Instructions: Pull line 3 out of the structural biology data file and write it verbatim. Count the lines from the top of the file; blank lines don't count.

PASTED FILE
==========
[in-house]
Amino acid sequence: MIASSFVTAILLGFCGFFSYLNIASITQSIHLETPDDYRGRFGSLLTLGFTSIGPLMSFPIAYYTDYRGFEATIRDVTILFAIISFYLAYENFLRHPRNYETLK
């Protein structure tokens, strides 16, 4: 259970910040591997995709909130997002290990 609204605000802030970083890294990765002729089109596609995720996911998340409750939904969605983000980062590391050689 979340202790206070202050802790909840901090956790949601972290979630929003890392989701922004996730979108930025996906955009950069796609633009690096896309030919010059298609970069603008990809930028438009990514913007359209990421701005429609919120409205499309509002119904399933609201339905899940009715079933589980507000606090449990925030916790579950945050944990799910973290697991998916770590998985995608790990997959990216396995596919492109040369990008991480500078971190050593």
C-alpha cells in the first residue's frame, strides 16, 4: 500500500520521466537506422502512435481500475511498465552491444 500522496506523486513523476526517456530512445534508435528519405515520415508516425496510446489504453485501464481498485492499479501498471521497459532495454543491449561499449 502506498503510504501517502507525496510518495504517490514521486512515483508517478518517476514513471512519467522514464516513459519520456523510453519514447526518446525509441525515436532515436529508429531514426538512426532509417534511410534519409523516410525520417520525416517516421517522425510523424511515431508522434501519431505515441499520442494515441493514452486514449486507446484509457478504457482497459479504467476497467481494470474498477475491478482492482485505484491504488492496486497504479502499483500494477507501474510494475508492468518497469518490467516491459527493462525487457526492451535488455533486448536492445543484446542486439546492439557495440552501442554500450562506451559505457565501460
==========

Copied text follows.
């Protein structure tokens, strides 16, 4: 259970910040591997995709909130997002290990 609204605000802030970083890294990765002729089109596609995720996911998340409750939904969605983000980062590391050689 979340202790206070202050802790909840901090956790949601972290979630929003890392989701922004996730979108930025996906955009950069796609633009690096896309030919010059298609970069603008990809930028438009990514913007359209990421701005429609919120409205499309509002119904399933609201339905899940009715079933589980507000606090449990925030916790579950945050944990799910973290697991998916770590998985995608790990997959990216396995596919492109040369990008991480500078971190050593």